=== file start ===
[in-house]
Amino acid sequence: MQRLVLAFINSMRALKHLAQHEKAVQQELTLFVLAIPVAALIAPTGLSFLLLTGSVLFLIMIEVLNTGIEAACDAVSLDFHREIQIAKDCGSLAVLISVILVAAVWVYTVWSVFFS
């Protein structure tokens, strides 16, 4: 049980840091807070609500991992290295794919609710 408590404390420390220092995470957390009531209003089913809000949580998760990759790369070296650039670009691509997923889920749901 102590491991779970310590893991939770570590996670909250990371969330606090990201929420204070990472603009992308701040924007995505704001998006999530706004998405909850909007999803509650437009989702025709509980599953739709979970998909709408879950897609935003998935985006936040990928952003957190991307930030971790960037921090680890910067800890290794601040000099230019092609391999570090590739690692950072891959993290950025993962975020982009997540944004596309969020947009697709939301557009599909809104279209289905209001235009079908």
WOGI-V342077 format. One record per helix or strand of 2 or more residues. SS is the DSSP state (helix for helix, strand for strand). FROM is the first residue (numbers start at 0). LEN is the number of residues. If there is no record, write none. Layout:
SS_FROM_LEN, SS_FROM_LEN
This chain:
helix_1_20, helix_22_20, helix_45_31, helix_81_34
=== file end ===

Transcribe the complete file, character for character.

[in-house]
Amino acid sequence: MQRLVLAFINSMRALKHLAQHEKAVQQELTLFVLAIPVAALIAPTGLSFLLLTGSVLFLIMIEVLNTGIEAACDAVSLDFHREIQIAKDCGSLAVLISVILVAAVWVYTVWSVFFS
């Protein structure tokens, strides 16, 4: 049980840091807070609500991992290295794919609710 408590404390420390220092995470957390009531209003089913809000949580998760990759790369070296650039670009691509997923889920749901 102590491991779970310590893991939770570590996670909250990371969330606090990201929420204070990472603009992308701040924007995505704001998006999530706004998405909850909007999803509650437009989702025709509980599953739709979970998909709408879950897609935003998935985006936040990928952003957190991307930030971790960037921090680890910067800890290794601040000099230019092609391999570090590739690692950072891959993290950025993962975020982009997540944004596309969020947009697709939301557009599909809104279209289905209001235009079908």
WOGI-V342077 format. One record per helix or strand of 2 or more residues. SS is the DSSP state (helix for helix, strand for strand). FROM is the first residue (numbers start at 0). LEN is the number of residues. If there is no record, write none. Layout:
SS_FROM_LEN, SS_FROM_LEN
This chain:
helix_1_20, helix_22_20, helix_45_31, helix_81_34